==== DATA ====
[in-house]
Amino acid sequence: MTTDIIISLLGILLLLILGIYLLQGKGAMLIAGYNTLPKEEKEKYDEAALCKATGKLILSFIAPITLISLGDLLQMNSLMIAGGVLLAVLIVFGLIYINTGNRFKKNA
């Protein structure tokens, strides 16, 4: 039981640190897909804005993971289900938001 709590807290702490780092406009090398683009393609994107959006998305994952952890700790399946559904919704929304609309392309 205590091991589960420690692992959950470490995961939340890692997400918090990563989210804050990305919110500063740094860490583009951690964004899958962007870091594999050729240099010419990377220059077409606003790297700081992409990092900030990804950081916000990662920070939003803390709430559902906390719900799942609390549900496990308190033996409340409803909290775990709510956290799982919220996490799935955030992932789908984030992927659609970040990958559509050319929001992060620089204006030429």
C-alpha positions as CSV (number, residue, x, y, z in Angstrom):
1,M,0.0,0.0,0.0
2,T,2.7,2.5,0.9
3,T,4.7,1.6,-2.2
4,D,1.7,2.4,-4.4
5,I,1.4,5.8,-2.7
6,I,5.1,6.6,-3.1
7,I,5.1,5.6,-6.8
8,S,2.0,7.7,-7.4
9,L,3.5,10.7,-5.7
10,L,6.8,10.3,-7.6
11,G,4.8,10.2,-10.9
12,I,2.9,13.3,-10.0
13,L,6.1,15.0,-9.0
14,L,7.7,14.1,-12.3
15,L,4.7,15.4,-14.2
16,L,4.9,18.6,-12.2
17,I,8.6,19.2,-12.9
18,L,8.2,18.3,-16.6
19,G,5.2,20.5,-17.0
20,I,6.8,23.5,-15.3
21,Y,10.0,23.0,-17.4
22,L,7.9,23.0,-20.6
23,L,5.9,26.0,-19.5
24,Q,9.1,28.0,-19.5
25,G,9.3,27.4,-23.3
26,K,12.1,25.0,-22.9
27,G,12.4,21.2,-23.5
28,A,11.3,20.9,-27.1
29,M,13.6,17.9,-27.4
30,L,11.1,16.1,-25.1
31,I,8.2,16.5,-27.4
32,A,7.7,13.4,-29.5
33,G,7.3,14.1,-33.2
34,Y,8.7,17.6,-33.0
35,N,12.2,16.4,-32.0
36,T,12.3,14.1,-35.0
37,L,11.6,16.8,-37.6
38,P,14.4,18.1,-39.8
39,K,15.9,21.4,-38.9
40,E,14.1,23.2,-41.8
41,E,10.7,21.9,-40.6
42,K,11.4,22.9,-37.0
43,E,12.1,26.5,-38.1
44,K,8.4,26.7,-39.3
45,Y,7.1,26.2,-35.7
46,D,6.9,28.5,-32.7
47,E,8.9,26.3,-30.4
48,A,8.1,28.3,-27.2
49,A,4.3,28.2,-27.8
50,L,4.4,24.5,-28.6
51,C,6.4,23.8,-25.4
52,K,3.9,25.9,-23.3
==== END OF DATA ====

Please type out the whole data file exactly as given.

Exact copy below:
[in-house]
Amino acid sequence: MTTDIIISLLGILLLLILGIYLLQGKGAMLIAGYNTLPKEEKEKYDEAALCKATGKLILSFIAPITLISLGDLLQMNSLMIAGGVLLAVLIVFGLIYINTGNRFKKNA
């Protein structure tokens, strides 16, 4: 039981640190897909804005993971289900938001 709590807290702490780092406009090398683009393609994107959006998305994952952890700790399946559904919704929304609309392309 205590091991589960420690692992959950470490995961939340890692997400918090990563989210804050990305919110500063740094860490583009951690964004899958962007870091594999050729240099010419990377220059077409606003790297700081992409990092900030990804950081916000990662920070939003803390709430559902906390719900799942609390549900496990308190033996409340409803909290775990709510956290799982919220996490799935955030992932789908984030992927659609970040990958559509050319929001992060620089204006030429």
C-alpha positions as CSV (number, residue, x, y, z in Angstrom):
1,M,0.0,0.0,0.0
2,T,2.7,2.5,0.9
3,T,4.7,1.6,-2.2
4,D,1.7,2.4,-4.4
5,I,1.4,5.8,-2.7
6,I,5.1,6.6,-3.1
7,I,5.1,5.6,-6.8
8,S,2.0,7.7,-7.4
9,L,3.5,10.7,-5.7
10,L,6.8,10.3,-7.6
11,G,4.8,10.2,-10.9
12,I,2.9,13.3,-10.0
13,L,6.1,15.0,-9.0
14,L,7.7,14.1,-12.3
15,L,4.7,15.4,-14.2
16,L,4.9,18.6,-12.2
17,I,8.6,19.2,-12.9
18,L,8.2,18.3,-16.6
19,G,5.2,20.5,-17.0
20,I,6.8,23.5,-15.3
21,Y,10.0,23.0,-17.4
22,L,7.9,23.0,-20.6
23,L,5.9,26.0,-19.5
24,Q,9.1,28.0,-19.5
25,G,9.3,27.4,-23.3
26,K,12.1,25.0,-22.9
27,G,12.4,21.2,-23.5
28,A,11.3,20.9,-27.1
29,M,13.6,17.9,-27.4
30,L,11.1,16.1,-25.1
31,I,8.2,16.5,-27.4
32,A,7.7,13.4,-29.5
33,G,7.3,14.1,-33.2
34,Y,8.7,17.6,-33.0
35,N,12.2,16.4,-32.0
36,T,12.3,14.1,-35.0
37,L,11.6,16.8,-37.6
38,P,14.4,18.1,-39.8
39,K,15.9,21.4,-38.9
40,E,14.1,23.2,-41.8
41,E,10.7,21.9,-40.6
42,K,11.4,22.9,-37.0
43,E,12.1,26.5,-38.1
44,K,8.4,26.7,-39.3
45,Y,7.1,26.2,-35.7
46,D,6.9,28.5,-32.7
47,E,8.9,26.3,-30.4
48,A,8.1,28.3,-27.2
49,A,4.3,28.2,-27.8
50,L,4.4,24.5,-28.6
51,C,6.4,23.8,-25.4
52,K,3.9,25.9,-23.3